Finally, in a bid to placate naysayers, Nawaz Sharif announced the setting up of a judicial commission to probe the allegations against him. However, this proposed ‘commission’ turned out to be a damp squib – an inquiry commission headed by a retired judge of the Supreme Court. While Sharif’s detractors railed against this and refused to accept it, Maryam Nawaz tweeted: “Despite no allegations of wrongdoing or illegality, PM Sharif presents himself and [his] family for accountability. Now prove or apologise.” The opposition were having none of it: they held fast to their dissent to the commission, saying it would be toothless and meaningless.
PTI chief Imran Khan stated: “Nothing short of a judicial commission under the Chief Justice of Pakistan would be acceptable to us.” Leader of the opposition, Khursheed Shah, said his party demanded an international forensic audit of Nawaz Sharif’s offshore holdings. And seeing the opposition parties’ disapproval of a commission headed by a retired judge, several retired judges stepped back from accepting the job. Meanwhile, the ruling PML-N continues to present the opposition’s protest over the Sharif family’s offshore assets as a conspiracy to subvert the economic development agenda, especially the China Pakistan Economic Corridor (CPEC) projects. Journalists allied with the PML-N, like Ataul Haq Qasmi, PTV chairman and ambassador to Norway during Nawaz Sharif’s previous regime, said as much, in print. In a column, he wrote: “…Sharif critics are failing to read the international dimensions of the present plot against the Sharifs.” Nawaz Sharif is up against not only an aggressive opposition, but also a divided house at home.
The Sharifs have always been considered a tightly-knit extended family, but the current crisis has revealed deep schisms within the clan. Although Shahbaz Sharif did come out in support of his beleaguered brother when the Panama scandal first broke, subsequently the Punjab Chief Minister’s second wife, Tehmina Durrani, issued a statement advising the Sharifs to clear their name of the corruption allegations and demanded that Nawaz Sharif’s family return their offshore wealth to the nation – even if the companies were legitimate. In one of her tweets, she said that “offshore companies, foreign properties and accounts may be legal, but these are (at least) unethical.” And she equalled unethical to “soul selling” in another tweet, a crime she said was worse than illegal acts. “The only way to clear the Sharif name is to keep to the minimum, simplify life drastically, return all foreign and local wealth to the nation,” she said.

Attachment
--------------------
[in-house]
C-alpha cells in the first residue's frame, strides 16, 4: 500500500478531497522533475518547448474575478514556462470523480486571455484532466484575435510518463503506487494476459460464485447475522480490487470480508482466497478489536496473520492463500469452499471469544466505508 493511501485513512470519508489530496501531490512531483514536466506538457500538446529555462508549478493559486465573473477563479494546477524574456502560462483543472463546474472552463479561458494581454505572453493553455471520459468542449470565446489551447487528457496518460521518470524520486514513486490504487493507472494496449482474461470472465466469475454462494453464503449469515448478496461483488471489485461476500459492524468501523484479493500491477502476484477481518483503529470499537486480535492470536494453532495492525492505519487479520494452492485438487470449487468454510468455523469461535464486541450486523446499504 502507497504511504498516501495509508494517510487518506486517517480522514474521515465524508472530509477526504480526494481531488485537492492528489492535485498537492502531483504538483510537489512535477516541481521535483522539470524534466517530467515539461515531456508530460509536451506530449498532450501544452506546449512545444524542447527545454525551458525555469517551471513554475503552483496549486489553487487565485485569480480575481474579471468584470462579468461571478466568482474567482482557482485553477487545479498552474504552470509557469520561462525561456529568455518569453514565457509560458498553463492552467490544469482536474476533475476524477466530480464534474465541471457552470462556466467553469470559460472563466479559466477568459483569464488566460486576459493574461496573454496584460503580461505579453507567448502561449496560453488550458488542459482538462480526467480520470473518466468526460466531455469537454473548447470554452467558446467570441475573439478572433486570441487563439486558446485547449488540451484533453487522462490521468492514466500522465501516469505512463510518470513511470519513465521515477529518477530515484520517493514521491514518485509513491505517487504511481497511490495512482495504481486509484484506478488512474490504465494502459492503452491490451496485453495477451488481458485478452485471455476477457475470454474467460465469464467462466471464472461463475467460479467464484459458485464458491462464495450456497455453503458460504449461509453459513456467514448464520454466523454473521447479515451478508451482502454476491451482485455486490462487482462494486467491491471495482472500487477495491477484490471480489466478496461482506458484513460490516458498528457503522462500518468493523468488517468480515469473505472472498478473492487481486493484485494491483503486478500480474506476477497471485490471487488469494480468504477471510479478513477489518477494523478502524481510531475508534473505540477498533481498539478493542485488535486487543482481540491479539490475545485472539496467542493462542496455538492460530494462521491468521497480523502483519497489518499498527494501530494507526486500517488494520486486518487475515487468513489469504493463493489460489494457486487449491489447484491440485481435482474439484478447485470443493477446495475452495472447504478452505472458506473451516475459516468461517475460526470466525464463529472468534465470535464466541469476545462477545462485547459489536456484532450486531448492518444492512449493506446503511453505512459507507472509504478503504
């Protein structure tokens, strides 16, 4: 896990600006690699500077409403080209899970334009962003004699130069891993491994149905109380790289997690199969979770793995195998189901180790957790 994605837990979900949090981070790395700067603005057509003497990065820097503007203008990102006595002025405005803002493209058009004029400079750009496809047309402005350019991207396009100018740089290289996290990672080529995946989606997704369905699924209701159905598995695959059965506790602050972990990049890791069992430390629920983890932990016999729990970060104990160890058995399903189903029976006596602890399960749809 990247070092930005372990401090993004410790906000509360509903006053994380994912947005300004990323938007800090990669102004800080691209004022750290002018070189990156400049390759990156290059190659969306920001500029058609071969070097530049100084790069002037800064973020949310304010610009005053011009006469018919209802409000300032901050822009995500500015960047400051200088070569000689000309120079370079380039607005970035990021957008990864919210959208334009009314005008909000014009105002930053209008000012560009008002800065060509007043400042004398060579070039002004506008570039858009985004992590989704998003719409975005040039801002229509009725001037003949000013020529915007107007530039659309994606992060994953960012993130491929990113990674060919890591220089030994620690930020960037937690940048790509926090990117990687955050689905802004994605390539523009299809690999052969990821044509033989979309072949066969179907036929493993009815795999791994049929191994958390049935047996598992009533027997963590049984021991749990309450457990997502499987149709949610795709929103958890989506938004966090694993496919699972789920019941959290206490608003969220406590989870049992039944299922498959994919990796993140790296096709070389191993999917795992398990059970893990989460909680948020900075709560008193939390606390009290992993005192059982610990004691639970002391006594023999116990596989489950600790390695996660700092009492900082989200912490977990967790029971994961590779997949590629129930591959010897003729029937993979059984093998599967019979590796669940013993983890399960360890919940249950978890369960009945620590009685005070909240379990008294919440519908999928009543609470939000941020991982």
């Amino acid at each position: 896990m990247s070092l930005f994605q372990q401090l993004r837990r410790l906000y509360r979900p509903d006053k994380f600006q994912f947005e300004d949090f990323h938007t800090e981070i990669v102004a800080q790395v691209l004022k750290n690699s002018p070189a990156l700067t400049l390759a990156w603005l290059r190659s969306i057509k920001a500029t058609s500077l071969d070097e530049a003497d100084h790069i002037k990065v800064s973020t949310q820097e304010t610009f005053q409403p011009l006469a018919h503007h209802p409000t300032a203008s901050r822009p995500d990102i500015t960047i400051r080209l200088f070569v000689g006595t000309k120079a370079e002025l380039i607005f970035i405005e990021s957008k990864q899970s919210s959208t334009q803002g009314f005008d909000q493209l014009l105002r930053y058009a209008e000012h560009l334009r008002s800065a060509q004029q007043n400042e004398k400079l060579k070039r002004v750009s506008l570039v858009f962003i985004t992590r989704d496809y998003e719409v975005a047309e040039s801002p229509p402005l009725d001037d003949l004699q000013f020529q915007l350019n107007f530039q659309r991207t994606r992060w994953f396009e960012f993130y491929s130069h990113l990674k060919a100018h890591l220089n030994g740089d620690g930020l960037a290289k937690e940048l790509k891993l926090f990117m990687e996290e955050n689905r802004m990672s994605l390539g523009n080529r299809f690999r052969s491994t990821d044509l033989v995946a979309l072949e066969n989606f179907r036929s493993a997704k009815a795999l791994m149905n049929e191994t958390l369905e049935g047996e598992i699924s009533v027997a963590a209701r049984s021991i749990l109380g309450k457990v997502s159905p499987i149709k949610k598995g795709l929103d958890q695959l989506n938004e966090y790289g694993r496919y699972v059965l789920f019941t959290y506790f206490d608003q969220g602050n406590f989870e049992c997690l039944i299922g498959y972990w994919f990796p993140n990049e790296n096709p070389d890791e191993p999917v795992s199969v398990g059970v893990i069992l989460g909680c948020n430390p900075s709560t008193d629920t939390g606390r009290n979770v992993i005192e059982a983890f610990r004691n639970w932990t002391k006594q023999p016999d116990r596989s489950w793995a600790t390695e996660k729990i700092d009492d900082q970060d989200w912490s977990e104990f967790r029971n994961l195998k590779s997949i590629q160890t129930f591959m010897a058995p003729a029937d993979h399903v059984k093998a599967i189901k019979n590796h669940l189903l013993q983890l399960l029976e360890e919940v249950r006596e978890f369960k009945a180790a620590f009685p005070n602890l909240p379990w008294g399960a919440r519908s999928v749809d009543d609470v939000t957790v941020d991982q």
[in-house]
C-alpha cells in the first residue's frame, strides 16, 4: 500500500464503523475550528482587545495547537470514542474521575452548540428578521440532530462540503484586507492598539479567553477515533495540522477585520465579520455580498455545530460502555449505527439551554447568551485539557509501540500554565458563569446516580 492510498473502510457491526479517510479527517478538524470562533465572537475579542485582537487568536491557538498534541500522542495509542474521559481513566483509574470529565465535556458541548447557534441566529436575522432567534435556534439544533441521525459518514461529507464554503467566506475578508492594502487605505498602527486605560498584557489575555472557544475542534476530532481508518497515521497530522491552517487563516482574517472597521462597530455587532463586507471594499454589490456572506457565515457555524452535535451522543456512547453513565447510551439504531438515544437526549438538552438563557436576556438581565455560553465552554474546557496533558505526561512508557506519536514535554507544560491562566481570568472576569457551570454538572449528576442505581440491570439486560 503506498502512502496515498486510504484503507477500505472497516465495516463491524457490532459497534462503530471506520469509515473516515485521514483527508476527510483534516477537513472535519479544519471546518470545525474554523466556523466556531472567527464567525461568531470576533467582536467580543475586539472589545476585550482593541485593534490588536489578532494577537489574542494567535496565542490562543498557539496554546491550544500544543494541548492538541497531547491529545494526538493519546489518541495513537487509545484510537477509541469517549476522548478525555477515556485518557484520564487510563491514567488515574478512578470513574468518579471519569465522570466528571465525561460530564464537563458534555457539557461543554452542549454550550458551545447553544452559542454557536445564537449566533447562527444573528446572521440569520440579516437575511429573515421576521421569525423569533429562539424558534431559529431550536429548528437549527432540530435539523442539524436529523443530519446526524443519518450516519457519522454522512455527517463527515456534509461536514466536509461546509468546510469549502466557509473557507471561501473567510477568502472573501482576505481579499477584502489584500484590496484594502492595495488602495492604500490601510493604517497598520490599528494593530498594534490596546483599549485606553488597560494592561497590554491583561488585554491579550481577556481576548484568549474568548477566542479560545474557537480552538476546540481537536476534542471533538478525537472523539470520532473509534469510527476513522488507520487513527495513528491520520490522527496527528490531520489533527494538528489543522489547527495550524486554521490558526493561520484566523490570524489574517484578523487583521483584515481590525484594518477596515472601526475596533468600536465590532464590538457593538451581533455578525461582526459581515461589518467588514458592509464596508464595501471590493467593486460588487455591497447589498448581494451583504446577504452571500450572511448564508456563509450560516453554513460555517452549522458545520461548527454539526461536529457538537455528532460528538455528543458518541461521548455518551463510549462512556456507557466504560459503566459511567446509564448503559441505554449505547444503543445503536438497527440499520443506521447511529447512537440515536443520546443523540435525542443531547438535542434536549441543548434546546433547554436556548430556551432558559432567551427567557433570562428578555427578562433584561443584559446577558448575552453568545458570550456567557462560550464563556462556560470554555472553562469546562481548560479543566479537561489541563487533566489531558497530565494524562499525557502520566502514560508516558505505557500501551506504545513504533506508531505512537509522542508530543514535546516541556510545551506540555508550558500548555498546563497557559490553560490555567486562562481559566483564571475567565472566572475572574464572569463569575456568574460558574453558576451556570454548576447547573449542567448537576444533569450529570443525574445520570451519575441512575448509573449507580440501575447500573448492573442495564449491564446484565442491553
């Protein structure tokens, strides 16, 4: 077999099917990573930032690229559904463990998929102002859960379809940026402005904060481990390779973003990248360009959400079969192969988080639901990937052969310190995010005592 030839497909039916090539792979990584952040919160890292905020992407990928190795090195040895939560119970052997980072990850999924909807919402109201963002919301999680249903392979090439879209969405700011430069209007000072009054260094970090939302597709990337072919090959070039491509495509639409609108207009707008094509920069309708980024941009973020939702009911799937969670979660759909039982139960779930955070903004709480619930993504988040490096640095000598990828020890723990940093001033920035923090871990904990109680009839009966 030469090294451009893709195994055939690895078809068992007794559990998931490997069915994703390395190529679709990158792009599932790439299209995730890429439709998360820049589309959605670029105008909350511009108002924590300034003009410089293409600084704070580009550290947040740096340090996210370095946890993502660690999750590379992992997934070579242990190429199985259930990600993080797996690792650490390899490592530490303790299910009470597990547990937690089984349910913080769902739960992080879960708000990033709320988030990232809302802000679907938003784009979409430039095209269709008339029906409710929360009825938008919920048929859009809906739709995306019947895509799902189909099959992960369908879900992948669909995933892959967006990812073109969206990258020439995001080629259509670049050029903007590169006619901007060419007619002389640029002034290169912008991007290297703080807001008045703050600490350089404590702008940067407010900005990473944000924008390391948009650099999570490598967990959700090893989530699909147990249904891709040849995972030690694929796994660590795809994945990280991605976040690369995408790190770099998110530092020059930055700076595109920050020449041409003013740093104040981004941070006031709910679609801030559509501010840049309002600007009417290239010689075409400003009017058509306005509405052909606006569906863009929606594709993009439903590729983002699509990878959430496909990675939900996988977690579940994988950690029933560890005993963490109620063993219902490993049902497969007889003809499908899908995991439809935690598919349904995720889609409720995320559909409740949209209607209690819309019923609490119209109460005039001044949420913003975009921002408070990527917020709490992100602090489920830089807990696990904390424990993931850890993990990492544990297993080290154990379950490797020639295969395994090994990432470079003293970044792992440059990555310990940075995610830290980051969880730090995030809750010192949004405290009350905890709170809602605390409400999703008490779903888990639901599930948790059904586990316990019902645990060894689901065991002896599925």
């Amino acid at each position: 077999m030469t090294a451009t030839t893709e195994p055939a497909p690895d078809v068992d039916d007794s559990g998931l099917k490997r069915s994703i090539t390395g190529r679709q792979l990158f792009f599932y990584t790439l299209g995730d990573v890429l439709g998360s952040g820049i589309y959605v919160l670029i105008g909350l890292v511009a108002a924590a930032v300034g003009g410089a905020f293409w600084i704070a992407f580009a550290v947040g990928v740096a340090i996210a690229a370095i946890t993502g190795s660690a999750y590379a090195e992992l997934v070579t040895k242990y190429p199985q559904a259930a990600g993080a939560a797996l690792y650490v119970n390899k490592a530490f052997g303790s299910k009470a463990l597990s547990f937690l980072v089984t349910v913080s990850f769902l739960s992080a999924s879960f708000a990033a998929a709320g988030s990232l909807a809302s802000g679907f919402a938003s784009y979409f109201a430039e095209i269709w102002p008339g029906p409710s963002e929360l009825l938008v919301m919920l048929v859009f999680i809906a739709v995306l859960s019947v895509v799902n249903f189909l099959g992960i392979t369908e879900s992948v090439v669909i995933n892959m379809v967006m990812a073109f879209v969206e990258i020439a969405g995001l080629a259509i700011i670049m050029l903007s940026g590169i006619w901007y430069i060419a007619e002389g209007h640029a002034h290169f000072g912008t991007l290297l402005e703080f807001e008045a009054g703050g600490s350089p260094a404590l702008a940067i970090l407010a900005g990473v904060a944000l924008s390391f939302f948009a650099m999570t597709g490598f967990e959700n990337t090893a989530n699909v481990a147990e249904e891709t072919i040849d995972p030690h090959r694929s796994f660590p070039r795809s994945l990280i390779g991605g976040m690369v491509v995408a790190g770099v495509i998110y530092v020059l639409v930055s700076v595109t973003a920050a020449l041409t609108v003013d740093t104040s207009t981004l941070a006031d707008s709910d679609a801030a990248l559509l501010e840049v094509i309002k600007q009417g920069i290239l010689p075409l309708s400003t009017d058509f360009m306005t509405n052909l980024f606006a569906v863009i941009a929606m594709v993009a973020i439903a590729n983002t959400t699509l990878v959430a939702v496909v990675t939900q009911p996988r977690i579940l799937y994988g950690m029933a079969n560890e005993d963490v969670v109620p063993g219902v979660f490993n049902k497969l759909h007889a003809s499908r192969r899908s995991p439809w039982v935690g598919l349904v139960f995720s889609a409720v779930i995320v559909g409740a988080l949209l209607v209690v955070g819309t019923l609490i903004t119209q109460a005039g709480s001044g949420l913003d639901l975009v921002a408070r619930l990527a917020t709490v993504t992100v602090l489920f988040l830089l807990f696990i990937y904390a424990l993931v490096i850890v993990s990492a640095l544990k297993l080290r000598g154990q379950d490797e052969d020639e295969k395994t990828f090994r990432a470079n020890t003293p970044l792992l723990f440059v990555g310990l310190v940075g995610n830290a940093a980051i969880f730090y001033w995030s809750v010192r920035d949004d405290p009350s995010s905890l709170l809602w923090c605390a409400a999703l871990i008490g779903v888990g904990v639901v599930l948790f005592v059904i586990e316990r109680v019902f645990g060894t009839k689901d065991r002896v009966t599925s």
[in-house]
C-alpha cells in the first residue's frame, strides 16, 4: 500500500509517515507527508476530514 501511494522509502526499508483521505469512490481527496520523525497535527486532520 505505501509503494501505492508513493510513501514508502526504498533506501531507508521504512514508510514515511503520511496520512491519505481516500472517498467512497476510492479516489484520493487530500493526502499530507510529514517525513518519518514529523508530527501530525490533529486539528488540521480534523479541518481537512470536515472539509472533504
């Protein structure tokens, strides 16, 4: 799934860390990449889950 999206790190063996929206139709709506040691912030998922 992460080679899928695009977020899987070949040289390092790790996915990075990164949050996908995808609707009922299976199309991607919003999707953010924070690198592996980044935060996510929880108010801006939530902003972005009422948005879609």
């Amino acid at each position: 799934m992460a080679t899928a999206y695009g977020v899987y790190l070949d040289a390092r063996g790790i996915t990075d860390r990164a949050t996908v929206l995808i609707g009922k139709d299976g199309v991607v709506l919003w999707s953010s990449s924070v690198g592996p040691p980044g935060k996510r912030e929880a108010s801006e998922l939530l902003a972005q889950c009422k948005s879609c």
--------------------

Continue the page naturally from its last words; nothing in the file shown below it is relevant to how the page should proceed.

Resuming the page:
Although reports of some sporadic rumblings of tension between the brothers Sharif had done the rounds earlier, following Panama, reports of a rift and power struggle between the two families became far more obvious. Sources say that soon after the Panama leaks crisis erupted, the families of the two brothers met at Raiwind to deliberate over it, but ended up in a serious disagreement about the future course of action. There was reportedly a suggestion that Nawaz Sharif should go abroad on leave, and in his absence, Hamza Shahbaz, Shahbaz Sharif’s son – a member of the National Assembly – should be made Prime Minister as a stop-gap arrangement, until Shahbaz Sharif contested the election for the National Assembly and assumed the office of prime minister. The names of Shahbaz Sharif and his children have not surfaced as holders of any offshore company. So, those pleading his case maintained, he would be an acceptable figure to replace his elder brother.
Nawaz Sharif’s family disapproved. Maryam Nawaz and Hussain Nawaz reportedly made it clear that they would fight to the end for their father, come what may, and would not accept Hamza Shahbaz either as a temporary prime minister, or even as chief minister of Punjab. And even as rumours of this alleged rift became increasingly commonplace, a visibly embarrassed Maryam tweeted that there was no schism in the family. Insiders say that after Shahbaz Sharif’s departure, following the four-hour-long family session at Raiwind, Nawaz Sharif summoned a meeting of his close aides and a few senior bureaucrats and told them that he was proceeding abroad and that in his absence they were to only take orders from Ishaq Dar and not listen to anyone else – including Shahbaz Sharif and his son.